Appraisal Continuing Education Is A State Requirement
Pennsylvania-certified residential and general appraisers, certified evaluators, Pennsylvania real estate broker licensees who still retain the now-unavailable broker-appraiser certification, and Pennsylvania licensed appraisal trainees are required by the Pennsylvania State Board of Certified Real Estate Appraisers to become re-certified (the term for renewing their licenses) every two years, by no later than June 30 during odd-numbered years.
Polley Associates provides a full complement of 28 hours of required appraisal continuing education, also known as appraisal recertification, for Pennsylvania licensees. Its current courses include:
■ the biennial and required 7-hour update for Uniform Standards of Professional Appraisal Practice (USPAP);
■ required 2-hour “Pennsylvania Mandated Law;”
■ and three electives: “Better Safe Than Sorry” of 5 hours; “The Appraiser As An Expert Witness” of 7 hours; and “Appraisal of Small Residential Income Properties” of 7 hours.
Once a certified appraiser has completed all necessary appraisal continuing education, he or she can renew their certifications (licenses) online at a state-specified website.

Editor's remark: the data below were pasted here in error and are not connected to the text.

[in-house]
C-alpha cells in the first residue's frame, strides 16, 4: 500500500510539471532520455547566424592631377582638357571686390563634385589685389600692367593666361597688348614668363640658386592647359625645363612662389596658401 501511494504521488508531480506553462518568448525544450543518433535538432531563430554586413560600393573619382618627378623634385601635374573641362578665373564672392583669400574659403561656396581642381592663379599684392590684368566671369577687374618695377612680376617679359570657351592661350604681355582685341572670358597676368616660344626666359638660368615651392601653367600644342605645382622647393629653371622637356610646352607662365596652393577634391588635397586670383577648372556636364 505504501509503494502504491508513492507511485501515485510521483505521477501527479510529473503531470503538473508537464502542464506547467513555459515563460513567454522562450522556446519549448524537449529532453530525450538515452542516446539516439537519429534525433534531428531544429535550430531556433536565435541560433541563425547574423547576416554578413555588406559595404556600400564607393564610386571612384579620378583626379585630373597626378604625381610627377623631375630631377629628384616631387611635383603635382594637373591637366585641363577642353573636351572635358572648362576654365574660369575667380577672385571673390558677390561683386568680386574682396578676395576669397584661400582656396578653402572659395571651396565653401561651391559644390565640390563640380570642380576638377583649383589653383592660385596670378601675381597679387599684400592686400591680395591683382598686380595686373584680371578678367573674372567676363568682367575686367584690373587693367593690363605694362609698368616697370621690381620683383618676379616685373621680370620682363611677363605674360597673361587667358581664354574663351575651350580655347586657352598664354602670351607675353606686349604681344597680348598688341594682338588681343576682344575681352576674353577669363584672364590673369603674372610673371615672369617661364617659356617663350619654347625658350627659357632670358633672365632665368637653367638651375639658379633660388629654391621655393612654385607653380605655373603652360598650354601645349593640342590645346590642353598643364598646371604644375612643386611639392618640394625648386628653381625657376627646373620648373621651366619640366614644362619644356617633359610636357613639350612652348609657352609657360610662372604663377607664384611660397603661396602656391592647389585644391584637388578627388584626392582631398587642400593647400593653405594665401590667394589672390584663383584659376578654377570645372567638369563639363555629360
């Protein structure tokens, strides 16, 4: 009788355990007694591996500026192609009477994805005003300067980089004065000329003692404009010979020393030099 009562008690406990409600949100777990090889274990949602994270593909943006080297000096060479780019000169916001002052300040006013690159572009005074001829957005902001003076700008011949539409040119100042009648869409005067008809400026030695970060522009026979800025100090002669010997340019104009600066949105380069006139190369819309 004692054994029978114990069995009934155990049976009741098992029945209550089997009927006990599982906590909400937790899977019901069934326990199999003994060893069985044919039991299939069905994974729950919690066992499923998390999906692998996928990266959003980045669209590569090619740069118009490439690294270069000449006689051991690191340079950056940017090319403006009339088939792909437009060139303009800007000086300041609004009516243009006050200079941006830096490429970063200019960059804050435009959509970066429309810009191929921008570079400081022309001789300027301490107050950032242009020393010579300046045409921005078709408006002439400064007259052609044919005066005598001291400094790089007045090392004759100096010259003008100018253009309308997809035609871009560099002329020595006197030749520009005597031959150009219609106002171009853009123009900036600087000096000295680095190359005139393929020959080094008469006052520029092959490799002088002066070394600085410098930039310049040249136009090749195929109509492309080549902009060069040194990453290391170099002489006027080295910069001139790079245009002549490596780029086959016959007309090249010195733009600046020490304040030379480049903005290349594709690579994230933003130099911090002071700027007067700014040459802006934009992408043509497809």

Have questions? E-mail us at firstname.lastname@example.org; call 1-800-220-2789, or fax 1-888-941-9500.
Appraisal Recertification Fast Track For NJ and DE
Polley Associates offers hassle-free online education solutions for New Jersey and Delaware appraisal continuing education. All its web-based courses are self-paced and available anytime, anywhere. Find our New Jersey appraisal recertification courses here. Find our Delaware appraisal recertification courses here.
Important News For PA Licensed Appraiser Trainees
If you’re a Licensed Appraiser Trainee in Pennsylvania, you may be required to complete between 14 and 28 hours of appraisal recertification courses – or none whatsoever – depending on the date your license was issued. Appraisal recertification must be completed in Pennsylvania on or before June 30 of an odd-numbered year (for example, 2019 or 2021 or 2023).
Last updated 20190307